SCUBA News 212
(ISSN 1476-8011)

SCUBA News (ISSN 1476-8011)
Issue 212 - January 2018

Welcome to the first issue of the year. Thanks for subscribing and our best wishes for a prosperous and healthy 2018. On the subject of the new year, we've a guest article this month by Kathryn Curzon on her top ten diver's resolutions. We've also a reader's plea for where to dive with unbleached coral - any suggestions?

You can download a pdf version of SCUBA News here.

What's new at SCUBA Travel?
Top 10 Diver Resolutions for the New Year
Liveaboard Deals
Diving news from around the World

AquaMarine Diving Bali
10% off published price, free rental gear and an AquaMarine Goodie-Bundle when you use code ScubaTravelUK2020 at

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What's New at SCUBA Travel?

Beautiful hard corals

Safaga & Soma Bay - Still a Special Place to Dive

The Red Sea is unaffected by recent coral bleaching events and still offers special diving from beautiful wild drifts to pottering along with turtles.
Learn More…

Pilot Whale off Madeira

Here's Why: Diving Madeira

Out in the Atlantic, 876 km west of Casablanca, Madeira is waiting. With its benign climate there is year-round diving and sperm and pilot whales a common sight.
Learn More…

Coral crab peeking out

Cambodia: Macro and Whale Sharks

Unexpected diving in Cambodia
Learn More…


Help Needed
My Dad, John Clarke, died diving for Comex on 14th October 1974. I was 2. I'm trying to find archives of the incident as I know almost nothing of my dad.

Dean Clarke

Where to Dive with Unbleached Coral?
We just returned from a 10 day tour of the upper Maldives reefs. All the coral is DEAD. Gray and brown. Coral bleaching has wiped it out. The mantas and fish still seem to be strong but otherwise the whole trip was a bust. I have been diving for 30 years. I did the Great Barrier Reef in 1987. It was stunning. Unbelievable. Now, everywhere we have gone (maybe excepting the Red Sea) has been bleach beyond recognition.
Still, we will not give up. Do you know of a great place with live coral? Please advise me.


Can anyone help Dean or Bret with information? Email and we'll pass your message on - thanks!.

Top 10 Diver Resolutions for the New Year

With the New Year here, it's time to get those resolutions underway. Traditionally a time to set personal goals, what better way to begin next year than by planning adventures, pledging to help others, and learning new dive skills?

1. Get to know your dive kit

The festive holidays are a great time of year to step back and go through dive kit, checking everything is in working order. Equipment services can be scheduled in a calendar for the coming year, and you can create a kit of spare parts for new adventures, such as O-rings and mask/fin straps. It's also a good time of year to keep an eye open for festive sales and upgrade old equipment at bargain prices.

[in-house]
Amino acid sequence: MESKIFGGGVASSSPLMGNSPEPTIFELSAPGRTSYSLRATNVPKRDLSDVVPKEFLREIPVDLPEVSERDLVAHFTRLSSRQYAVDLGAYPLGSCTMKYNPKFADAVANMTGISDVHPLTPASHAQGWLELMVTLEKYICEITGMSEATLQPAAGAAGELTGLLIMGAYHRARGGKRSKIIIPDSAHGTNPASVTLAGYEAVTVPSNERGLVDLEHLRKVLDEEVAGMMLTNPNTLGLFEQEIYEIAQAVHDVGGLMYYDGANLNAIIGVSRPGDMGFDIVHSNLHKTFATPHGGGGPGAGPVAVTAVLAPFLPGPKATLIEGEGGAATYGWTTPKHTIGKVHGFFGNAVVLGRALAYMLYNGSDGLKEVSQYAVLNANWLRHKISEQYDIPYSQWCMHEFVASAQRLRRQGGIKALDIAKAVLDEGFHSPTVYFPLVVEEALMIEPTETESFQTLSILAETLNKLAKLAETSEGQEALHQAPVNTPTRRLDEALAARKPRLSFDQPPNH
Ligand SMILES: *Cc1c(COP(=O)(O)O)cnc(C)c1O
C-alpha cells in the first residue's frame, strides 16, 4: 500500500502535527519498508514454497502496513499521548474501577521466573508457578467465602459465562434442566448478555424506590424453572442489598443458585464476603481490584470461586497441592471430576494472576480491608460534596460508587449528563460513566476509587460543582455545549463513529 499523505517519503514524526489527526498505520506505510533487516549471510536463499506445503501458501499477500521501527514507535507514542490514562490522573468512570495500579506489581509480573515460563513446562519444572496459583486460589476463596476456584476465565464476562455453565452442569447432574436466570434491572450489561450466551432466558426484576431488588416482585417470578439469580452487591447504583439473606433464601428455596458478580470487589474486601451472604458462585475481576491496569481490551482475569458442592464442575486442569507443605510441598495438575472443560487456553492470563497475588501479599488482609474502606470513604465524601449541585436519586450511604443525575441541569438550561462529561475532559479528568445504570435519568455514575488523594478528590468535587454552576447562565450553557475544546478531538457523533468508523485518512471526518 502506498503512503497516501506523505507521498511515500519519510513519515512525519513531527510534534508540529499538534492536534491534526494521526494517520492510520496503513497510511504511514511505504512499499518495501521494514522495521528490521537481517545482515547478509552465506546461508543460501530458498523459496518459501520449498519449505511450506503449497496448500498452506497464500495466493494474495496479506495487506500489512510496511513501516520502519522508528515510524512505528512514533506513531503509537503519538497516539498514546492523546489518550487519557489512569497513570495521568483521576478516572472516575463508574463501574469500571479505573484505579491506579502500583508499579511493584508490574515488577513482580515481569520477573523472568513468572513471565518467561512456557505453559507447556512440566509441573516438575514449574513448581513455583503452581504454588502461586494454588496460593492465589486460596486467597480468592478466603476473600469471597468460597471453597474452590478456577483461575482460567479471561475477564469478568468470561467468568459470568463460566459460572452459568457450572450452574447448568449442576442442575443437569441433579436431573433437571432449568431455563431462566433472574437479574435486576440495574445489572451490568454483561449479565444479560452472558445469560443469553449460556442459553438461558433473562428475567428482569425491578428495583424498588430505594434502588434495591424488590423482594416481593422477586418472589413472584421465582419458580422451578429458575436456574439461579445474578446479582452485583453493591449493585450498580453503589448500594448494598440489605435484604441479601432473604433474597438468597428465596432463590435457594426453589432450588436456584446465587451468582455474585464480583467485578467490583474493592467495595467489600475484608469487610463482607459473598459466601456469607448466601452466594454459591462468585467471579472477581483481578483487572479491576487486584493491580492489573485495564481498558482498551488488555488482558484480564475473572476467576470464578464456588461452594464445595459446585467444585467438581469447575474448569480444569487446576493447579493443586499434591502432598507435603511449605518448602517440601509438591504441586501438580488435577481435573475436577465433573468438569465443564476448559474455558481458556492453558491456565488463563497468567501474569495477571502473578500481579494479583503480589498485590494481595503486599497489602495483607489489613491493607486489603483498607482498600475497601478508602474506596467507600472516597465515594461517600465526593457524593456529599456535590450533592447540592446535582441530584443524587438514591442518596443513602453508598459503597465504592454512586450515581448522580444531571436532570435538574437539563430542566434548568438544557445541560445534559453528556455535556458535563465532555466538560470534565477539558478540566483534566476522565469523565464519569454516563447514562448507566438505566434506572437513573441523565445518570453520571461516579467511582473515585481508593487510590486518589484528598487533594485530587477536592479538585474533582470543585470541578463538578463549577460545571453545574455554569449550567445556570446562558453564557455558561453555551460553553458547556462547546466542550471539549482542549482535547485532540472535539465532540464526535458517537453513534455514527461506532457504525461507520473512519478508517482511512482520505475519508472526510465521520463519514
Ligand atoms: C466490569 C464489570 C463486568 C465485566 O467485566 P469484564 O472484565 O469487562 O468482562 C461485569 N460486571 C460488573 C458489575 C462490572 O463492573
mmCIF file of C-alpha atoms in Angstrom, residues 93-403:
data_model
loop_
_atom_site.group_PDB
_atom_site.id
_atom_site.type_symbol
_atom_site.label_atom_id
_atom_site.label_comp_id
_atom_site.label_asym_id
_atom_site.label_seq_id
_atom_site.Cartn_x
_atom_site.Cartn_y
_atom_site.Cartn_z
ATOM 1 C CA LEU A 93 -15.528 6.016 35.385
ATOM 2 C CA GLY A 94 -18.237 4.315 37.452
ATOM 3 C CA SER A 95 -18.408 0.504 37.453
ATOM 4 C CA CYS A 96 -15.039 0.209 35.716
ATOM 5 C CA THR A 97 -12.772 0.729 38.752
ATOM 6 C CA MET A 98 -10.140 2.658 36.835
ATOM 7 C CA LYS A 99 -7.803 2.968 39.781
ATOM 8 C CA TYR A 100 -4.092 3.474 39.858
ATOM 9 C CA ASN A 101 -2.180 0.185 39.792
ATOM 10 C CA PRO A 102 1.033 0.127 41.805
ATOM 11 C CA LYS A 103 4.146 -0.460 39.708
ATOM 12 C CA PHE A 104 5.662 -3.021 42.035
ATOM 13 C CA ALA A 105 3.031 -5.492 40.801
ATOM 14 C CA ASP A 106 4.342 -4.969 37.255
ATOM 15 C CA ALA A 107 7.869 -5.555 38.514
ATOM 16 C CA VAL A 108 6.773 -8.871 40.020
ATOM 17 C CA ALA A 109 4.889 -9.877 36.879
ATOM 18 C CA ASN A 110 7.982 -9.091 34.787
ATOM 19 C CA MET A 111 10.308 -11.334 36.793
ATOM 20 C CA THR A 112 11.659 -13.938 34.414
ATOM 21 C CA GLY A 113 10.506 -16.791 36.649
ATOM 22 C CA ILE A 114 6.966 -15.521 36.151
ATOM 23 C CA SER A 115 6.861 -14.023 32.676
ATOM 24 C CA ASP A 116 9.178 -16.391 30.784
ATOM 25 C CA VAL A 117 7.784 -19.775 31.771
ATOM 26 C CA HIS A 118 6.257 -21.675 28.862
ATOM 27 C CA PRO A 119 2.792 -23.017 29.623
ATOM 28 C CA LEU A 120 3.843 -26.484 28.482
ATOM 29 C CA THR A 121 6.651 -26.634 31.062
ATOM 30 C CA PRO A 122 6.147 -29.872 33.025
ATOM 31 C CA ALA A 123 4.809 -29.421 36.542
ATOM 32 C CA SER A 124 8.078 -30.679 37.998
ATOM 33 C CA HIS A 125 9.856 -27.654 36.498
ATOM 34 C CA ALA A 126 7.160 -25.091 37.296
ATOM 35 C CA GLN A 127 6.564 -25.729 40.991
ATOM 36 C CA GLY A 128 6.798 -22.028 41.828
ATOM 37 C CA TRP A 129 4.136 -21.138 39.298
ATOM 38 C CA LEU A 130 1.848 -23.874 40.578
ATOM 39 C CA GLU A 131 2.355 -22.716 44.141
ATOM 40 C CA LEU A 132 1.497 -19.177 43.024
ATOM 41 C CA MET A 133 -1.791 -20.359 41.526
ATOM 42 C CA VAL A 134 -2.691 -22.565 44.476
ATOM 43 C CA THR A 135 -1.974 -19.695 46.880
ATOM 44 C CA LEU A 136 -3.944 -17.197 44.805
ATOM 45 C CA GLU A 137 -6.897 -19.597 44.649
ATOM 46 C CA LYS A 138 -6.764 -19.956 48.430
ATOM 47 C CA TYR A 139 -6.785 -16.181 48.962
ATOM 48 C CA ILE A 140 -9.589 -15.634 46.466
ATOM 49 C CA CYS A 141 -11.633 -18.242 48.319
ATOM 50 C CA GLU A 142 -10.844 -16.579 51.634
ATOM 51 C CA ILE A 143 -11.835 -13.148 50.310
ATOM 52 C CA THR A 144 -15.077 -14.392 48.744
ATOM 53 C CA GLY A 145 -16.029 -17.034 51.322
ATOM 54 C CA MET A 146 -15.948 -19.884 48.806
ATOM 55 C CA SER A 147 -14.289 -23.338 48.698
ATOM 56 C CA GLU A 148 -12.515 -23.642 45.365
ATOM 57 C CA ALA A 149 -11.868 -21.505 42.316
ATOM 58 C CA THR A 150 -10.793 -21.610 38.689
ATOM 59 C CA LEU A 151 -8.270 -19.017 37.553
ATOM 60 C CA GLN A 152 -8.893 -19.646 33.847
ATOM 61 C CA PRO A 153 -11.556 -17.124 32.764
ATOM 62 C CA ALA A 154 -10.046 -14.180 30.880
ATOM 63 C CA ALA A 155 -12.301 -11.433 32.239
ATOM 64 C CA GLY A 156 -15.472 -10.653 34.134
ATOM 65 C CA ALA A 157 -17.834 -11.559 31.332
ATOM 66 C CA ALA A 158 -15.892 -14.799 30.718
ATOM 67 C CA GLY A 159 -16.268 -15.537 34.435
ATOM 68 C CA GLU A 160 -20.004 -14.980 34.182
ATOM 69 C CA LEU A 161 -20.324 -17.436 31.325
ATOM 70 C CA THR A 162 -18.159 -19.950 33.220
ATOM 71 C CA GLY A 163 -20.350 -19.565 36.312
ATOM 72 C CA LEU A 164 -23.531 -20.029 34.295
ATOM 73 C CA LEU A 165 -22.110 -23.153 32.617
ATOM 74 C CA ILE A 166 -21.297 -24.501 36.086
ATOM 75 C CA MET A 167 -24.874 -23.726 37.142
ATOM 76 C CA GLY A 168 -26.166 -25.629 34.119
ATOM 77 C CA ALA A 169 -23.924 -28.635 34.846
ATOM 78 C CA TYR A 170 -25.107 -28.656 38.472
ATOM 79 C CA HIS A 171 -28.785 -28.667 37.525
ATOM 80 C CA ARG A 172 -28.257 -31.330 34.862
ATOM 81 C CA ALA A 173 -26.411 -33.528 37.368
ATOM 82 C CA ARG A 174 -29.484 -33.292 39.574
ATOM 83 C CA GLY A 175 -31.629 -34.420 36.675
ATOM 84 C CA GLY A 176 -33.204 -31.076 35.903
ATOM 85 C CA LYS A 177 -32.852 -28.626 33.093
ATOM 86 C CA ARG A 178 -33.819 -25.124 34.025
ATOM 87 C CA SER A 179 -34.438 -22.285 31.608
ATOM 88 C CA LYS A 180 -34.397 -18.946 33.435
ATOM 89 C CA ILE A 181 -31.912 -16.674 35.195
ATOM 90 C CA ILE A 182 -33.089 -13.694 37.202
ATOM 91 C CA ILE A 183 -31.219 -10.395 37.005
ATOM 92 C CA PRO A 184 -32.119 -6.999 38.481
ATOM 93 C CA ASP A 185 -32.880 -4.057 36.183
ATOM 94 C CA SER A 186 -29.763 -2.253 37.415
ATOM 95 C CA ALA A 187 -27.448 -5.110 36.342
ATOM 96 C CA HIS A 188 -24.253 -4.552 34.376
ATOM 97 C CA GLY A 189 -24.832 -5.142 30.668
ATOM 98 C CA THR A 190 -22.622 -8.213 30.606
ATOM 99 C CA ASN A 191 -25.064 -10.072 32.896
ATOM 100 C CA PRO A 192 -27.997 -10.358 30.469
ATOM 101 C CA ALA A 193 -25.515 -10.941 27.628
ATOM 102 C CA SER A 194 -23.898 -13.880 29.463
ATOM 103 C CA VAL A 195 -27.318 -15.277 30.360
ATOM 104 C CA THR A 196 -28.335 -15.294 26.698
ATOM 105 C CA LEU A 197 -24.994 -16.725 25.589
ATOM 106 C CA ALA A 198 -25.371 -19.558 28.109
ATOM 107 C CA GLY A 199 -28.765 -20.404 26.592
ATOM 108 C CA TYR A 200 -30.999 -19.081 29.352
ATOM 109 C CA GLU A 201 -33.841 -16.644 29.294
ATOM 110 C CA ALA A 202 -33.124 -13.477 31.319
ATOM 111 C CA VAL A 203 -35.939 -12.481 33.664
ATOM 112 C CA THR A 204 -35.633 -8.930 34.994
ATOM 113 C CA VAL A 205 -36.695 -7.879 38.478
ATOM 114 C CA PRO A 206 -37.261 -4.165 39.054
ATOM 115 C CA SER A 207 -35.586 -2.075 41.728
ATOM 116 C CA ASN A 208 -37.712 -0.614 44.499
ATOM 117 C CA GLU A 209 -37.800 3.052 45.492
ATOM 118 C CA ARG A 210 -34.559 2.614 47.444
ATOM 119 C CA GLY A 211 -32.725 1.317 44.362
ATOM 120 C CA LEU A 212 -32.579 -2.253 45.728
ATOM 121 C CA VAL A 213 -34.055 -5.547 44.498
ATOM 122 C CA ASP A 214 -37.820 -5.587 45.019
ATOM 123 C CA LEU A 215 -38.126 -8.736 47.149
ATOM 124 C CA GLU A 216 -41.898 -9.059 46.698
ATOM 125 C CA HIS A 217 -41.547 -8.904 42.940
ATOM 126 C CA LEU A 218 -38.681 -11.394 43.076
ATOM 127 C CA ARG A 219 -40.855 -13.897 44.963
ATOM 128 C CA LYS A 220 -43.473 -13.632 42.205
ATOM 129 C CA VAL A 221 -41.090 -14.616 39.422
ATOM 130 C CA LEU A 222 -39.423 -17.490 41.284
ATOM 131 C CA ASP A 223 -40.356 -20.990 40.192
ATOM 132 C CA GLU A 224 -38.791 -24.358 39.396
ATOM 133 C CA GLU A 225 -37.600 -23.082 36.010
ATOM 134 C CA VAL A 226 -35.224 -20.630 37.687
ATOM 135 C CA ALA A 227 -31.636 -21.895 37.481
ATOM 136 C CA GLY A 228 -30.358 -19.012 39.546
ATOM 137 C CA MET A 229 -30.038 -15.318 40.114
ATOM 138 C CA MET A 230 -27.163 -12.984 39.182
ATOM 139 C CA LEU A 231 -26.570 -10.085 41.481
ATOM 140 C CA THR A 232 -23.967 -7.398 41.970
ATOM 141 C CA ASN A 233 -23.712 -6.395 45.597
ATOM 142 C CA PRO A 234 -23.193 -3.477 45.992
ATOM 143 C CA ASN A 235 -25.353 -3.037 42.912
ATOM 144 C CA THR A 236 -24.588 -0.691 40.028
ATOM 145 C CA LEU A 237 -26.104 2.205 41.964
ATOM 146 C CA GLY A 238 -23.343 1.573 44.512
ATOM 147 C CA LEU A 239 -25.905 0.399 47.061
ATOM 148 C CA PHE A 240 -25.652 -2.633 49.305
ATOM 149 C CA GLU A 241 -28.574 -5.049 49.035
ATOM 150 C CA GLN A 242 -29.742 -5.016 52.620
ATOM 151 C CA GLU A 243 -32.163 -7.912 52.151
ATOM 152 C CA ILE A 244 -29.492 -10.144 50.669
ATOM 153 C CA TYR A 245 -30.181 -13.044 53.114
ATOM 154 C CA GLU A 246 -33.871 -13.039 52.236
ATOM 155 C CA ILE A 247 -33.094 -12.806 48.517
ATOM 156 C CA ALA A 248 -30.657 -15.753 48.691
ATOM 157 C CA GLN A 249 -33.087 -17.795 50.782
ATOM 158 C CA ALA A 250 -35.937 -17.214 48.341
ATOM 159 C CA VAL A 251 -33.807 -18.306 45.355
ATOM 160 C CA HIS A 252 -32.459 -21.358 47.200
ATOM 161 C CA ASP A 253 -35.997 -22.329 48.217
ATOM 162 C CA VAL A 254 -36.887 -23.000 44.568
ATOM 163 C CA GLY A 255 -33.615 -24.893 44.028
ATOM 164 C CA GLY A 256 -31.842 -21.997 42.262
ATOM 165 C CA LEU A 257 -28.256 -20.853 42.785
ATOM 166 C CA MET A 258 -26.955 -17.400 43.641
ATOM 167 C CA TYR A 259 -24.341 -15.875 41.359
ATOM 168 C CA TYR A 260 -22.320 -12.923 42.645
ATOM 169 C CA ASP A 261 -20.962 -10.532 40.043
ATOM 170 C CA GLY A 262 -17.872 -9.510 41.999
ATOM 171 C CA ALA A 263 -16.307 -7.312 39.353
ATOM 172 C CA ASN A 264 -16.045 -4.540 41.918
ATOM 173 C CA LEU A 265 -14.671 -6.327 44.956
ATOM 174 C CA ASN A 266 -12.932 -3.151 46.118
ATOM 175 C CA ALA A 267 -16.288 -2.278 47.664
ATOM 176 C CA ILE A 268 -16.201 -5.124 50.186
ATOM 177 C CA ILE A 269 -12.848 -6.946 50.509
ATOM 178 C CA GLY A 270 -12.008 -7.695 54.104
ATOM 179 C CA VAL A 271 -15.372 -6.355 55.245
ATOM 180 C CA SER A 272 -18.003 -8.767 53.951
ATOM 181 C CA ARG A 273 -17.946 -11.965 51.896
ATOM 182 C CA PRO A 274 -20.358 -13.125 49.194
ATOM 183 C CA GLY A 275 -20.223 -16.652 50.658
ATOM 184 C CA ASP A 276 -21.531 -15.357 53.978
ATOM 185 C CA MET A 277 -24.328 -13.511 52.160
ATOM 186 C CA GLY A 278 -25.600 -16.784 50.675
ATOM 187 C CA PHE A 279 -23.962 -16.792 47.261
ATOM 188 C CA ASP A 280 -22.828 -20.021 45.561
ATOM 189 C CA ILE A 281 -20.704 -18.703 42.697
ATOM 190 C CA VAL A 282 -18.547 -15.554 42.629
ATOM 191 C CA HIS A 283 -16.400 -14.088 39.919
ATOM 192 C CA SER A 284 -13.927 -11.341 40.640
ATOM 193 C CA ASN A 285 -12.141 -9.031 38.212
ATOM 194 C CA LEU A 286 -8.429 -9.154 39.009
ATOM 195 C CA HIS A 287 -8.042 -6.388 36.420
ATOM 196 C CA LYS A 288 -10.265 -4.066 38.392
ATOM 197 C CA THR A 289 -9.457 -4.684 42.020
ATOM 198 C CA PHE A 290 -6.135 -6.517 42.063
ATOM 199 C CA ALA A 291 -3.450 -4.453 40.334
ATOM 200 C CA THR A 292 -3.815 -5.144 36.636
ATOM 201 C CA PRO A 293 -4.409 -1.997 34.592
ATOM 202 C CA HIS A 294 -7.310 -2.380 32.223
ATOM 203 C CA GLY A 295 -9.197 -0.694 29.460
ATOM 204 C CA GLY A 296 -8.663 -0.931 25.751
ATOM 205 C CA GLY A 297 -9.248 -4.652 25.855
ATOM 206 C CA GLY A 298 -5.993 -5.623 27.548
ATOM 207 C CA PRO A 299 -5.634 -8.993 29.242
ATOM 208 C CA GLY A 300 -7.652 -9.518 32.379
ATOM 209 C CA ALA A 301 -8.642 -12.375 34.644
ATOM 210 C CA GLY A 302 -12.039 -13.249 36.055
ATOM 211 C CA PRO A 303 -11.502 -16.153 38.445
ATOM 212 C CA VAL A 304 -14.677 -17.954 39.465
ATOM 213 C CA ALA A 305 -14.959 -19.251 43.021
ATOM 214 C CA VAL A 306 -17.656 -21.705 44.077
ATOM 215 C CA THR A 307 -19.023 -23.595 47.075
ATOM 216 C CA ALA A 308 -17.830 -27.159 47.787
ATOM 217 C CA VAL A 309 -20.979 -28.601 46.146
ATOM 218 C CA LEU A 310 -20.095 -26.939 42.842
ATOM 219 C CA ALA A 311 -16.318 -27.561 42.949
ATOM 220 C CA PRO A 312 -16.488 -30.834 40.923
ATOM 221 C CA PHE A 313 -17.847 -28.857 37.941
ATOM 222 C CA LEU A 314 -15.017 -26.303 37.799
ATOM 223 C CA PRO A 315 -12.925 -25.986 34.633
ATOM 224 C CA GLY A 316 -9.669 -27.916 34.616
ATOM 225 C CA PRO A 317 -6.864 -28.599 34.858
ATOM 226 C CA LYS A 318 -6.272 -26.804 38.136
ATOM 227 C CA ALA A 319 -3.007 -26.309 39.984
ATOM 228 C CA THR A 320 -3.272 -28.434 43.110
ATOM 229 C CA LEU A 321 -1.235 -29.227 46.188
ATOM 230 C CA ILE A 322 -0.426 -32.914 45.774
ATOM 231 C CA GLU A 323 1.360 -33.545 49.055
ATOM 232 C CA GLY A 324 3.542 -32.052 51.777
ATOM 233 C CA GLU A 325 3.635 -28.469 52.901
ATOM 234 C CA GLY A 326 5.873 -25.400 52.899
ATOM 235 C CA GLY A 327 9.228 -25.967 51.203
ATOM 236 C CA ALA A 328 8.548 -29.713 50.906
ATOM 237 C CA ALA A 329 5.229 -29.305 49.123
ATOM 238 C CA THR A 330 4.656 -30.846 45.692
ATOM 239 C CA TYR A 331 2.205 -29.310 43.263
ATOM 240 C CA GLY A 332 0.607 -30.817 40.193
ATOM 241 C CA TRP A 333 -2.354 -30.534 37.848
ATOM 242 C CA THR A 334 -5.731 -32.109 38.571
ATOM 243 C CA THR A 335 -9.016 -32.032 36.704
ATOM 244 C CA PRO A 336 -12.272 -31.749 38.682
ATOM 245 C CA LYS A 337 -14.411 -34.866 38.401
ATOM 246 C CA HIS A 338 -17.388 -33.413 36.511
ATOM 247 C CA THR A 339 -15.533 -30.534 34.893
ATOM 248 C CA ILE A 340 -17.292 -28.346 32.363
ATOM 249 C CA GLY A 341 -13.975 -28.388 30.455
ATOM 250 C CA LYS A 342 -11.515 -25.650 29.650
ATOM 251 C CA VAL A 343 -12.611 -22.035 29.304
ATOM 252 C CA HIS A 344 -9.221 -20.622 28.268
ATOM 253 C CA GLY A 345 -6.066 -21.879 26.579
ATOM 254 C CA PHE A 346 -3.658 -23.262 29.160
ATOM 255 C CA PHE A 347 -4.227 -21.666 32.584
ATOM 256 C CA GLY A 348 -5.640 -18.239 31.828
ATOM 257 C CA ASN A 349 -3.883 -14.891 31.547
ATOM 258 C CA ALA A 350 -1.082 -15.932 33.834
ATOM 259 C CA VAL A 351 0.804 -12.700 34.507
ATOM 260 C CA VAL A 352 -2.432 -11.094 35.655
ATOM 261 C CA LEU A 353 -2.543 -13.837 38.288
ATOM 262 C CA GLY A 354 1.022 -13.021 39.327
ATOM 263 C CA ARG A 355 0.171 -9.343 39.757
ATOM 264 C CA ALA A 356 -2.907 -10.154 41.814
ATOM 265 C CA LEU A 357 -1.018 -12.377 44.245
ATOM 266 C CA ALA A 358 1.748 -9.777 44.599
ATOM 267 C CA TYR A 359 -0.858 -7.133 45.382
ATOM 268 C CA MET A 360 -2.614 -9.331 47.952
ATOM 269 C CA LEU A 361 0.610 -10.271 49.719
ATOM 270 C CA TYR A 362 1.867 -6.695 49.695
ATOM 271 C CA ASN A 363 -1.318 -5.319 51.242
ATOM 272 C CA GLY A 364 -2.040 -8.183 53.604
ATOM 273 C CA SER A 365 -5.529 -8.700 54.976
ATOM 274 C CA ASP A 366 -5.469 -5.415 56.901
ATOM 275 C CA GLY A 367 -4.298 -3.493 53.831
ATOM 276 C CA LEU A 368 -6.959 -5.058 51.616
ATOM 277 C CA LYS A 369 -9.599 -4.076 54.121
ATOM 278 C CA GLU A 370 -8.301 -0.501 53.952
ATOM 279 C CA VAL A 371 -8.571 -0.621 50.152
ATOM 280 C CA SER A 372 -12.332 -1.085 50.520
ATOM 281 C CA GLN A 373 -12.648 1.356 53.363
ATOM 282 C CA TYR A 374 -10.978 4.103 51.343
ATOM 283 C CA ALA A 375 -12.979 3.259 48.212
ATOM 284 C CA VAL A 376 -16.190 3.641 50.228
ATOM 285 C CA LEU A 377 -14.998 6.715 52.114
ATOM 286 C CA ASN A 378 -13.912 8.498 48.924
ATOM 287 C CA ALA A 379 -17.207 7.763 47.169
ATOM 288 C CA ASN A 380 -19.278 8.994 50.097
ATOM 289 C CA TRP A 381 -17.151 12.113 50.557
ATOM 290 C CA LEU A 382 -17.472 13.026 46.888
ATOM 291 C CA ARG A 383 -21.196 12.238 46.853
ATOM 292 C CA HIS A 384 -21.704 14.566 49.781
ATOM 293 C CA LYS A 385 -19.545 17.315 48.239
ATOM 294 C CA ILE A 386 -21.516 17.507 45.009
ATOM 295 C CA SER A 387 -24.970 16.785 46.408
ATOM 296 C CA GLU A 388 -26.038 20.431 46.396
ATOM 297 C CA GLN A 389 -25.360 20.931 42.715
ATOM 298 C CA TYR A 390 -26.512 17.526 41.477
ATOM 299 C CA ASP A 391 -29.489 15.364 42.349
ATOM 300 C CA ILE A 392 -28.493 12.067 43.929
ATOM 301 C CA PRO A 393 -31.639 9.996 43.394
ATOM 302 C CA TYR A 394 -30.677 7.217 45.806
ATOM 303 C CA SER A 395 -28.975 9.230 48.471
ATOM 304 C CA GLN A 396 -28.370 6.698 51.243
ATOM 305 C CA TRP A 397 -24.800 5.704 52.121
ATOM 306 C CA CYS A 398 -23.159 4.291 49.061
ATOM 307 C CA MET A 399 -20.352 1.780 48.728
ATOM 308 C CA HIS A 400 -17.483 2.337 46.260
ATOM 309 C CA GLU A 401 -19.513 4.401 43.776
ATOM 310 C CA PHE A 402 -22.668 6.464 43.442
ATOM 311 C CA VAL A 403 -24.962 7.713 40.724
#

Diving suit

2. Learn something new

There is always something new to learn as divers and PADI has a broad range of Speciality Diver courses to enjoy. Two of the most useful for improving dive skills as a new diver are the Dry Suit Diver and Peak Performance Buoyancy specialities. Those looking for something a little different, and a dive holiday, can do a Coral First Aid speciality in the Dominican Republic or the Mola Mola Diver course in Bali.

3. Get scuba fit

To get the most out of diving, and to enjoy more challenging dives, it's worth investing in a good level of scuba fitness. Swimming regularly, especially ocean swimming, will help build stamina and also confidence for open-water dives. Yoga is great for improving breathing techniques, both on land and underwater, whilst Pilates builds a strong core to support divers carrying their own gear. It also helps prevent back injuries, keeping you active and hopefully injury-free all year.

4. Practice, practice, practice those scuba skills!

For divers in the middle of winter at New Year, it's still a great time to practice those dive skills. Get to know local dive clubs and spend time in a swimming pool honing dive techniques, whilst making new friends for the coming dive season. As with any sport, muscle memory is key and can improve dive safety in an emergency when quick and calm reactions are required.

5. Cultivate a Blue Mind life

Blue Mind, a book by Wallace J Nichols, explains how being near, in, on, or under water can make us happier, healthier, more connected and better at what we do. We can't always be in the water, but we can cultivate that sense of calm with regular meditation. Why not combine that with a commitment to spend more time by (or preferable in) water whenever possible. Meditation is not only good for finding inner-peace, it's also a great tool for anxious divers overcoming dive-related fears and for improving breathing techniques for great buoyancy.